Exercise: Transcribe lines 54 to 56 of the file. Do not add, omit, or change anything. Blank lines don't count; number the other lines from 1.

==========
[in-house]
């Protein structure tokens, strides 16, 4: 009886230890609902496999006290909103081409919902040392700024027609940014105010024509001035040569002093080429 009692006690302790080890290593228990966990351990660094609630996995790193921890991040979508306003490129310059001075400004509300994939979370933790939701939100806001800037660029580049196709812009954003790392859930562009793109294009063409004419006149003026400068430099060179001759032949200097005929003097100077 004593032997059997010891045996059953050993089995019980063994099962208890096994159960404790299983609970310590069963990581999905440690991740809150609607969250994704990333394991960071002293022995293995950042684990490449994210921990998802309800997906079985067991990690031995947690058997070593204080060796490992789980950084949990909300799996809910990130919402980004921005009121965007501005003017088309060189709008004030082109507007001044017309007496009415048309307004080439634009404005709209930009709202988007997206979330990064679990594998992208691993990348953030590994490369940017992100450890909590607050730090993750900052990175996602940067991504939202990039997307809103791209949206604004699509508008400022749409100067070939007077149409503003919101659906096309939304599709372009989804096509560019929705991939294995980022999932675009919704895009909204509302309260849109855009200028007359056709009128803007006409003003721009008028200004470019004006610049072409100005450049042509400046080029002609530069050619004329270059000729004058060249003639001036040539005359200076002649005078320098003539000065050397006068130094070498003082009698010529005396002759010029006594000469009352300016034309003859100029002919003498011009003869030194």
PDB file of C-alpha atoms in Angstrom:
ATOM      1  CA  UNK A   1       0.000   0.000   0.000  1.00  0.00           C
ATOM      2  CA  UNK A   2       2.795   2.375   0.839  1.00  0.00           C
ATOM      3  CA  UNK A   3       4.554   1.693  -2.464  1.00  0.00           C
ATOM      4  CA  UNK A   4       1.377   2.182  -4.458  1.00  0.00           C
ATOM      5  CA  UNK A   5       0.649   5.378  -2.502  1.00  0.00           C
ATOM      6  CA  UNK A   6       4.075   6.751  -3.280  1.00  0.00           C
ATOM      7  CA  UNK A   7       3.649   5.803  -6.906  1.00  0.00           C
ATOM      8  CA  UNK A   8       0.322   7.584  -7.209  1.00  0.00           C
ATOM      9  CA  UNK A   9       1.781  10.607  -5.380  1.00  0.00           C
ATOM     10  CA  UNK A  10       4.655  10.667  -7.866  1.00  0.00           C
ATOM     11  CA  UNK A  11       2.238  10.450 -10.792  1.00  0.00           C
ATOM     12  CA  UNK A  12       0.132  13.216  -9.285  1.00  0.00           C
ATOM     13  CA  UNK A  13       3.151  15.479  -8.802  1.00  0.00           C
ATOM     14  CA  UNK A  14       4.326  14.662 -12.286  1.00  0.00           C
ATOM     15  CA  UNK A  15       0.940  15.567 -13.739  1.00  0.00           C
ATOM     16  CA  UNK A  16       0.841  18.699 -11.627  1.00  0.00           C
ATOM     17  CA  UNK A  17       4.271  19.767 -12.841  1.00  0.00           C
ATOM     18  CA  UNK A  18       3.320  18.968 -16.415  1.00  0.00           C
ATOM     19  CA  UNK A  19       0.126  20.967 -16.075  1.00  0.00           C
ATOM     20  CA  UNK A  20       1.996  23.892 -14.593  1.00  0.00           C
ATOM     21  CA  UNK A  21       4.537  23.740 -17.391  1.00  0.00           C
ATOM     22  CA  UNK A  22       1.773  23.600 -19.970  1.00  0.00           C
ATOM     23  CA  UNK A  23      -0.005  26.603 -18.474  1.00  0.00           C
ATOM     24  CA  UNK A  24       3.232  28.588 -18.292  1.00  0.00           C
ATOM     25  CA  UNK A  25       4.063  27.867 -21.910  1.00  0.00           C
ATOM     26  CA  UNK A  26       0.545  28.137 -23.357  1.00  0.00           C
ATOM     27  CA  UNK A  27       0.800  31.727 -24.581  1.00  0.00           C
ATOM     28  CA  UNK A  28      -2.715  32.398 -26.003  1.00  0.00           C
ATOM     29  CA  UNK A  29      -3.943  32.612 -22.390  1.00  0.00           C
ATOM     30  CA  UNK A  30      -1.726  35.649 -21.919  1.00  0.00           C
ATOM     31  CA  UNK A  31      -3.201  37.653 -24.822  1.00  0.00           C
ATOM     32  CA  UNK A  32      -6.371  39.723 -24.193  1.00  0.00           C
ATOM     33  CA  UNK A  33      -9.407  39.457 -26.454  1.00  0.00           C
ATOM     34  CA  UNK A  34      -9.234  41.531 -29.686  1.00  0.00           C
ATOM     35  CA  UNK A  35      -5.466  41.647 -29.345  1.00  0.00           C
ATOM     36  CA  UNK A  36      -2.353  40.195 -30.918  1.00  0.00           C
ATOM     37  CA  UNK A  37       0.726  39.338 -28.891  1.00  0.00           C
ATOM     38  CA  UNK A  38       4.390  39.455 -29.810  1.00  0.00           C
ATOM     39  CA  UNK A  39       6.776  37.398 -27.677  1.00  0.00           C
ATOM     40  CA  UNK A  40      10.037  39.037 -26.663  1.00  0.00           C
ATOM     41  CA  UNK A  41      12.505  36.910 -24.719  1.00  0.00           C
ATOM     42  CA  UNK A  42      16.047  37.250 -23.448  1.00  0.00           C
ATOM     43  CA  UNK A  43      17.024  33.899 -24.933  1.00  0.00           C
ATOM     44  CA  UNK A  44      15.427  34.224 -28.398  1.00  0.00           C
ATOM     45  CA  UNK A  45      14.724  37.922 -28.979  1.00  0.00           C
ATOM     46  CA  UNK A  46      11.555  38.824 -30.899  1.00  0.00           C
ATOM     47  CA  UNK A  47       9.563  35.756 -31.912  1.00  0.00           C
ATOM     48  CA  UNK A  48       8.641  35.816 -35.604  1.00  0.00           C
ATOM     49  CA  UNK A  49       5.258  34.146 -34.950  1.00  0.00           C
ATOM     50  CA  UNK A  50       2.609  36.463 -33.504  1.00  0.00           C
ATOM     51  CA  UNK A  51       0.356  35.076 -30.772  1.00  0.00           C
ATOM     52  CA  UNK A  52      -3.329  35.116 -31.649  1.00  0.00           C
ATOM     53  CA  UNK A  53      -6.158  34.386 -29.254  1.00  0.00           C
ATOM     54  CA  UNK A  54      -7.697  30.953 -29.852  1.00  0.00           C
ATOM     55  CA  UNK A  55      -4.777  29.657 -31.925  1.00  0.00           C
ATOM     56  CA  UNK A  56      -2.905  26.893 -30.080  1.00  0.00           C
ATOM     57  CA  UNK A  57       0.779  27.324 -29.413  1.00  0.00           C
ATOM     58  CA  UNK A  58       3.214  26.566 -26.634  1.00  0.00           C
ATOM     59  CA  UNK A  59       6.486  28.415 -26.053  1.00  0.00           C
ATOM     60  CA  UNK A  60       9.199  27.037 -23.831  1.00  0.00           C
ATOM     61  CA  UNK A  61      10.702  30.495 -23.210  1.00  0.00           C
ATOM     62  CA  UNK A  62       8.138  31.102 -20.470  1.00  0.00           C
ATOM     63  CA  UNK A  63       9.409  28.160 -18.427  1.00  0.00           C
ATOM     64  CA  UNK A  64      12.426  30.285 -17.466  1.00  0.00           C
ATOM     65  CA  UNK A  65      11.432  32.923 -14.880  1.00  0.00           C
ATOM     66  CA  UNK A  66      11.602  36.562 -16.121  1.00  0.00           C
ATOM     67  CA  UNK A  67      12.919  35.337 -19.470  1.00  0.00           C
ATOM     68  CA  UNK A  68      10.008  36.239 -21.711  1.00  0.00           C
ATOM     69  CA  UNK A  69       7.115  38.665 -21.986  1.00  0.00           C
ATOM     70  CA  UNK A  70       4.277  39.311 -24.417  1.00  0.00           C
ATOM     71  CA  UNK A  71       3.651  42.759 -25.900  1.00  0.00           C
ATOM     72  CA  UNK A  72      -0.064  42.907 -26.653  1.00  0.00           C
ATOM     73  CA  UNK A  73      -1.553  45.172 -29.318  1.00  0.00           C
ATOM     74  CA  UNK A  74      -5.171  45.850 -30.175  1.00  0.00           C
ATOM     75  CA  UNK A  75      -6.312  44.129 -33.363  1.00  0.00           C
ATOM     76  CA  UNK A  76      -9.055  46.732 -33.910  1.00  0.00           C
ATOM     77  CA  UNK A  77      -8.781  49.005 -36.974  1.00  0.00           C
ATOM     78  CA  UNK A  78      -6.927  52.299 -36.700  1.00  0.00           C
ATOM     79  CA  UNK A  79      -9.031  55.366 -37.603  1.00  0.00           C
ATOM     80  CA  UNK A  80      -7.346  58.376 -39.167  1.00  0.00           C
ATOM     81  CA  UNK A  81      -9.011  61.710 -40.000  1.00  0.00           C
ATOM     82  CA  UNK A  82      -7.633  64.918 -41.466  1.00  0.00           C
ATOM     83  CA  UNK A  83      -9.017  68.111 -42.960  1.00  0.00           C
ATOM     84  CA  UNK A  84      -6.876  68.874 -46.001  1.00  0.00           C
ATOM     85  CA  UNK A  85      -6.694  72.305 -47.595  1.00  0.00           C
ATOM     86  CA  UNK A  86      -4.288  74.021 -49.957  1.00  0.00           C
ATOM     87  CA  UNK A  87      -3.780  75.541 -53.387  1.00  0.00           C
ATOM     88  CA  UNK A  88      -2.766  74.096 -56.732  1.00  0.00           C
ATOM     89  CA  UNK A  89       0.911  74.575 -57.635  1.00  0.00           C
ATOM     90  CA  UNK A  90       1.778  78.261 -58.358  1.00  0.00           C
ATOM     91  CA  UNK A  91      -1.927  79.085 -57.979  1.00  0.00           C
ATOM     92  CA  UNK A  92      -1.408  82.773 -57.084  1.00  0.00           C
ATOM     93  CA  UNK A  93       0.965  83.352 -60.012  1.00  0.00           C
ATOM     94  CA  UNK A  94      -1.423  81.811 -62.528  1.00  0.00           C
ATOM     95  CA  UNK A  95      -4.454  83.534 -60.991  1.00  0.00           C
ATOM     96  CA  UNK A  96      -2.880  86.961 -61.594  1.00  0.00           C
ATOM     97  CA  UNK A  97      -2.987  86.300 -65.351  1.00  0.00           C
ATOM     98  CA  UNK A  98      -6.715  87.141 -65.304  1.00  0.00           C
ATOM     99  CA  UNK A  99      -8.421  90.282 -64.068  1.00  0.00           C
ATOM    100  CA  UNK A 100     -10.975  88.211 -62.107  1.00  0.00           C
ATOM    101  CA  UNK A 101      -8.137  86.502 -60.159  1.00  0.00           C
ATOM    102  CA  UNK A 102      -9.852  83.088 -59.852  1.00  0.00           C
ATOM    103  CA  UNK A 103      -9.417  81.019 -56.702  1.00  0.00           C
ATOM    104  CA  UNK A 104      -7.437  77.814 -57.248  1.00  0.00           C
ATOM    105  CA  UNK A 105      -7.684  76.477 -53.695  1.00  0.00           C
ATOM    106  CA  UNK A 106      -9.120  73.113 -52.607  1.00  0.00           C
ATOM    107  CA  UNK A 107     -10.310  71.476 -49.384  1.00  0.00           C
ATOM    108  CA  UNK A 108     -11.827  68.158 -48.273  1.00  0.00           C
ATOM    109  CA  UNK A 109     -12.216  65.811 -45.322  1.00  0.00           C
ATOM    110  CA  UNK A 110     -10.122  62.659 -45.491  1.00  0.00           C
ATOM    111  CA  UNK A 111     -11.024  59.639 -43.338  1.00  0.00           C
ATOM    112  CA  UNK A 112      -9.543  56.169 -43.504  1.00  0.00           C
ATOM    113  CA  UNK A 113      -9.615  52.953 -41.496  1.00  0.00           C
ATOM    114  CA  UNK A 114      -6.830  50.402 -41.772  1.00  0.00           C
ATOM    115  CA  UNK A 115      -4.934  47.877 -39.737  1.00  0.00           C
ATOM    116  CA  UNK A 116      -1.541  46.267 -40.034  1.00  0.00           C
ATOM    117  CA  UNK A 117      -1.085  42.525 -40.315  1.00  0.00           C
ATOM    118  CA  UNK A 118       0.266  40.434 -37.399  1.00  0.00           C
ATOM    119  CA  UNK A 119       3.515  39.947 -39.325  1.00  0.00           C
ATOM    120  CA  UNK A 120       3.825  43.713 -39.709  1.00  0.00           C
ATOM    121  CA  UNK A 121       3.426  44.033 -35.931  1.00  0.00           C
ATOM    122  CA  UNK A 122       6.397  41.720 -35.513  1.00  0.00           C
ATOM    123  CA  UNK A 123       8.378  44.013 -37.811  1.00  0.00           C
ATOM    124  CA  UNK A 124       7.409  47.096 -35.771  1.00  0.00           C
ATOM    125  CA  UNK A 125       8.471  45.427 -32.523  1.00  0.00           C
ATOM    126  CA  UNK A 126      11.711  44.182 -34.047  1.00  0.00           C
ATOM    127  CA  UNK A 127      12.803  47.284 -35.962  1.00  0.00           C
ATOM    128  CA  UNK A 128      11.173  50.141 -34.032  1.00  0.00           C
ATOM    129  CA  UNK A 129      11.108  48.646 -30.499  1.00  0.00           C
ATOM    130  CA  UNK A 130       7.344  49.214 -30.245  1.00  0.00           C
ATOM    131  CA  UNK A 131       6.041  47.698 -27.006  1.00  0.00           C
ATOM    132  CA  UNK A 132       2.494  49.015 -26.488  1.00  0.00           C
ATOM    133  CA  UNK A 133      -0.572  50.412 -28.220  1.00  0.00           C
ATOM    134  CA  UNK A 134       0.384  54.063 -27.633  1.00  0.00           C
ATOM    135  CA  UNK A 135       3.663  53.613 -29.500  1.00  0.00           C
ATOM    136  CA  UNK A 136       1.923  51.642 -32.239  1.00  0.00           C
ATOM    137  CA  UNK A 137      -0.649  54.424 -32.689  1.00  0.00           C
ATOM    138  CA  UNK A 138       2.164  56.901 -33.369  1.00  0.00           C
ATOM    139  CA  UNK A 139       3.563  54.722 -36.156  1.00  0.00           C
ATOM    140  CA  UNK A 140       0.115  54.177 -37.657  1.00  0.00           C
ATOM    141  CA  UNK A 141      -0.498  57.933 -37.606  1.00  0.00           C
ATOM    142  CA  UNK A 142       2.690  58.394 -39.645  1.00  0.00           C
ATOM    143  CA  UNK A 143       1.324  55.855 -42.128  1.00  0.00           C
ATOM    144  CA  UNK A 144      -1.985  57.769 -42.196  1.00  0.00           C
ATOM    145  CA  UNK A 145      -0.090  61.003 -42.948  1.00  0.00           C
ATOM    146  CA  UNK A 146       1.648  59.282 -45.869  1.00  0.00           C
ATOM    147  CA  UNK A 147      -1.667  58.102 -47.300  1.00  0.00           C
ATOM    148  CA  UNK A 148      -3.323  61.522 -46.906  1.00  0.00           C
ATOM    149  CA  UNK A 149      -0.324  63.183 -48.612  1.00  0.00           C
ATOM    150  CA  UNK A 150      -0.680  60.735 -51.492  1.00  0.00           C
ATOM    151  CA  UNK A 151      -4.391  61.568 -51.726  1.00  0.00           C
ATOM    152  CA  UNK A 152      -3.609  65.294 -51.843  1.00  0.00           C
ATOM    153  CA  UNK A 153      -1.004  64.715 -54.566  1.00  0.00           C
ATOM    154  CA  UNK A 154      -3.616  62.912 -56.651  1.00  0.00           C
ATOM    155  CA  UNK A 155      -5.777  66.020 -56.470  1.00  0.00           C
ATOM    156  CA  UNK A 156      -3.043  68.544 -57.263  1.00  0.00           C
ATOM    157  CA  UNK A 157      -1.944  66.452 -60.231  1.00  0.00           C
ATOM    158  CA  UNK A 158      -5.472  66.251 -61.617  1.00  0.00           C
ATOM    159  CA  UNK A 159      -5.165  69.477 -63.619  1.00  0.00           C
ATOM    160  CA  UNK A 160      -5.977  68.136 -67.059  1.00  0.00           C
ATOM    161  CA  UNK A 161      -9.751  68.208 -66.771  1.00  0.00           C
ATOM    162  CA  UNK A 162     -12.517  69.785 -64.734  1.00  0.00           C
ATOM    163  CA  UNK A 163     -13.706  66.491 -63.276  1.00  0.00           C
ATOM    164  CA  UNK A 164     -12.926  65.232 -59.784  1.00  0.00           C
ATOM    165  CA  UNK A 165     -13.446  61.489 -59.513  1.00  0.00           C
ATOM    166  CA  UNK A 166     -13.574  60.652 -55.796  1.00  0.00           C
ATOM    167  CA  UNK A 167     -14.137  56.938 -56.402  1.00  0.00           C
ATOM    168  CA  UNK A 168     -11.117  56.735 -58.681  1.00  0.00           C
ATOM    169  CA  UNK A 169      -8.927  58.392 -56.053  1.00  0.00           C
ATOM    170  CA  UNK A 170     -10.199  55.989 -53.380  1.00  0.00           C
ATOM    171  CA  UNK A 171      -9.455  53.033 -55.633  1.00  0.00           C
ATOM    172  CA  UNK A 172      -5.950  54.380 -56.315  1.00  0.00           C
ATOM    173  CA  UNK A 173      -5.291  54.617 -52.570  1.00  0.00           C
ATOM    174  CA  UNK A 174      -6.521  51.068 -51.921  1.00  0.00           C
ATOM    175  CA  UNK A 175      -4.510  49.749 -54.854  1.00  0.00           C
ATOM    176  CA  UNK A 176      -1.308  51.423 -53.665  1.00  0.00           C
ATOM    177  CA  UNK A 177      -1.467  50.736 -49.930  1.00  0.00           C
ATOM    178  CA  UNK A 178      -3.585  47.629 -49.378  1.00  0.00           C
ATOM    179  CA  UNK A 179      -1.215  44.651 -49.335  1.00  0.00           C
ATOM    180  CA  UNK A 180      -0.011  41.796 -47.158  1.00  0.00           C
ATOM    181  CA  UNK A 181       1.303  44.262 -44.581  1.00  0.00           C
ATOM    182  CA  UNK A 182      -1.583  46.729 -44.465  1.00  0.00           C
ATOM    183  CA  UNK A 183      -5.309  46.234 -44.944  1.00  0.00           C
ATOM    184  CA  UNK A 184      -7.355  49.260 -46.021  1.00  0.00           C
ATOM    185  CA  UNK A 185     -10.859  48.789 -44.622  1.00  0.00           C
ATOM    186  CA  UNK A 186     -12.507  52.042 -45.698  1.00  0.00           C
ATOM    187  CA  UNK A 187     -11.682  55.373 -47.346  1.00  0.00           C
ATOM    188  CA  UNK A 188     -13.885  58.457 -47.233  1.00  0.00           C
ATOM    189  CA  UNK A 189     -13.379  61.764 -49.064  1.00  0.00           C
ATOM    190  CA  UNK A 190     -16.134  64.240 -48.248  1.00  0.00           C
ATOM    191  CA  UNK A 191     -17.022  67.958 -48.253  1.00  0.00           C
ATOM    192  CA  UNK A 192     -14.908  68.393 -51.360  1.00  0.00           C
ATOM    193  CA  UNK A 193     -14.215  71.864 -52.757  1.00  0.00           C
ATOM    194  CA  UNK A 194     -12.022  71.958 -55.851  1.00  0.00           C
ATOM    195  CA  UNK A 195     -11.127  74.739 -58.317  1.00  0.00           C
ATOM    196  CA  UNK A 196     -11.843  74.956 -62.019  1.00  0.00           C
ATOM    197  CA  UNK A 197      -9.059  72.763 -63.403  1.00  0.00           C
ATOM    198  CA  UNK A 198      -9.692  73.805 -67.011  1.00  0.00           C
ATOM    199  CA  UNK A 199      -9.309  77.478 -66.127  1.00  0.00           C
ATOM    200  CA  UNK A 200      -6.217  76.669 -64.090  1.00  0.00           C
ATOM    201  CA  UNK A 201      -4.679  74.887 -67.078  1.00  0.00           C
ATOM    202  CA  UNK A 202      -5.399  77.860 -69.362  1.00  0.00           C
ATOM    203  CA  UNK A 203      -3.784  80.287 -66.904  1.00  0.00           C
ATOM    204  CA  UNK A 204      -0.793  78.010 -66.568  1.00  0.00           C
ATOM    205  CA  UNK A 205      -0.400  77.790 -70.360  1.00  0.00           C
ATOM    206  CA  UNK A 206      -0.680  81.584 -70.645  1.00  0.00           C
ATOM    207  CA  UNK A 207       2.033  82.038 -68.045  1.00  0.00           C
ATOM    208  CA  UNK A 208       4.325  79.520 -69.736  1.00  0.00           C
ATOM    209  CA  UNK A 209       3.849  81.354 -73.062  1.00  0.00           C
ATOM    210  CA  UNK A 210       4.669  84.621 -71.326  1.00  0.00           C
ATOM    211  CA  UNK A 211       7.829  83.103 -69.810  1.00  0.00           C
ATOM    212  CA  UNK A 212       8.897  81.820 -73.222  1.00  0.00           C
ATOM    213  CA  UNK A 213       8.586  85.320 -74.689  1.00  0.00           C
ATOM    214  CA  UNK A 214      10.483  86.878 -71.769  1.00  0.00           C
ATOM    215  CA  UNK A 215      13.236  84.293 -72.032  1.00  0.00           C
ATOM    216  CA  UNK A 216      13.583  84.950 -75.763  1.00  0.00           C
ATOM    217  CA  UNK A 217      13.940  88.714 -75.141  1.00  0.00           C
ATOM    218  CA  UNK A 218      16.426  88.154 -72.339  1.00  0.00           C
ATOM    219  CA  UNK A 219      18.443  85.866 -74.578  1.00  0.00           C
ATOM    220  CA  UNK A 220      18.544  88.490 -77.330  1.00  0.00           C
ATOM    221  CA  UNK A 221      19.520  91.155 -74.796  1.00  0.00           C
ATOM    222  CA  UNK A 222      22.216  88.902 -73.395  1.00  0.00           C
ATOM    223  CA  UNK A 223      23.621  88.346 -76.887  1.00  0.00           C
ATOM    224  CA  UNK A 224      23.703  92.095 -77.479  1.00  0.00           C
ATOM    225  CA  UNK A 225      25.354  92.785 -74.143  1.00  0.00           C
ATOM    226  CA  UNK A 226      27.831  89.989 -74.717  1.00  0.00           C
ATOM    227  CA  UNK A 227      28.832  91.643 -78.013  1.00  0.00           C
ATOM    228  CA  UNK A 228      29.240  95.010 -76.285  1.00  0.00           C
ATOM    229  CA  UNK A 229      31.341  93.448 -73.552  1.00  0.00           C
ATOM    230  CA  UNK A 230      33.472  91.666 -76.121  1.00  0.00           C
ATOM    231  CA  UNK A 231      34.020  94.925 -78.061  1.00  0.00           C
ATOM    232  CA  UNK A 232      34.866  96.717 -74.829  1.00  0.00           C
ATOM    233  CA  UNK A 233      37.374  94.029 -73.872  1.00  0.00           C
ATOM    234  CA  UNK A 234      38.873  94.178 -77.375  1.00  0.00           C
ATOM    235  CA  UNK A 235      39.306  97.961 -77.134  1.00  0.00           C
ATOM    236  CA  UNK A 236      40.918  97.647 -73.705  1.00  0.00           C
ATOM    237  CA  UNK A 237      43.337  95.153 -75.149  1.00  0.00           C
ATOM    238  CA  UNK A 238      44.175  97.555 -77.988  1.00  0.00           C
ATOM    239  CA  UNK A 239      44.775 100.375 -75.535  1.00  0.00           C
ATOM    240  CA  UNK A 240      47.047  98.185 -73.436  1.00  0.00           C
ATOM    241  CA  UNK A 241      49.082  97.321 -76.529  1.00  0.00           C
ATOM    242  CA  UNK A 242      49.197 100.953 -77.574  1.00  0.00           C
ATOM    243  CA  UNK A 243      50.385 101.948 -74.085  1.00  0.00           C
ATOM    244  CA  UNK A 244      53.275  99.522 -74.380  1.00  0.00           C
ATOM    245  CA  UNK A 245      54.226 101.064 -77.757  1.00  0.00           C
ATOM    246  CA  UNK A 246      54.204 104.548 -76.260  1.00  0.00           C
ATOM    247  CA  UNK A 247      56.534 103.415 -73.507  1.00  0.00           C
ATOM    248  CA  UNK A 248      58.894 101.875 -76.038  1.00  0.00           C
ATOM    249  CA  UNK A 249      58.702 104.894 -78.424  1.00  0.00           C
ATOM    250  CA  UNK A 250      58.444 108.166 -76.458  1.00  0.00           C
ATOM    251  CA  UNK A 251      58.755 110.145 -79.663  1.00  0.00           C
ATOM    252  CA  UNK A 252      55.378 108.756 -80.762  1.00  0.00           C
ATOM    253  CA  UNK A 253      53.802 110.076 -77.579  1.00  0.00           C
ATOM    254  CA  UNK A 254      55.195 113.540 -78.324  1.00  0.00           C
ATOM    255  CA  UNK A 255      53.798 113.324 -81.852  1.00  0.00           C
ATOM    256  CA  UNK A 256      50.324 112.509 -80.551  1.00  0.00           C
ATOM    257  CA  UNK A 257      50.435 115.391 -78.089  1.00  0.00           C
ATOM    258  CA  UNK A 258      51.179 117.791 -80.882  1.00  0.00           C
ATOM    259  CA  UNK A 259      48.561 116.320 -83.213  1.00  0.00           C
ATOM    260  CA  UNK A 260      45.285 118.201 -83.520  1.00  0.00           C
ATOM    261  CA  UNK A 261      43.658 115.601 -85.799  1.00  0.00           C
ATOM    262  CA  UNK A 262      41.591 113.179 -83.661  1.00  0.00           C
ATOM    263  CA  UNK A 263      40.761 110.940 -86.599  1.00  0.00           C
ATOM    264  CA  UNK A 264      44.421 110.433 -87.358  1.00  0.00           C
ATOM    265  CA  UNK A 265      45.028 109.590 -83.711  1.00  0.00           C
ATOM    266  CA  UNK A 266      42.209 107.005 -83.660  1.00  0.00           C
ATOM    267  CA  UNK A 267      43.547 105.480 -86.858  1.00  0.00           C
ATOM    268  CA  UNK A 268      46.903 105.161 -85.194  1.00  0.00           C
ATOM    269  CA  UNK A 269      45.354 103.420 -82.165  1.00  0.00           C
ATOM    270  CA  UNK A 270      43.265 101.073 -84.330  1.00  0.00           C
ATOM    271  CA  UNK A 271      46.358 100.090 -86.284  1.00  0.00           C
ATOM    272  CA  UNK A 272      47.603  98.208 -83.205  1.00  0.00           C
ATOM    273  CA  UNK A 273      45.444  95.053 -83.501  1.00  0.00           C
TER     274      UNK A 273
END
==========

ATOM     51  CA  UNK A  51       0.356  35.076 -30.772  1.00  0.00           C
ATOM     52  CA  UNK A  52      -3.329  35.116 -31.649  1.00  0.00           C
ATOM     53  CA  UNK A  53      -6.158  34.386 -29.254  1.00  0.00           C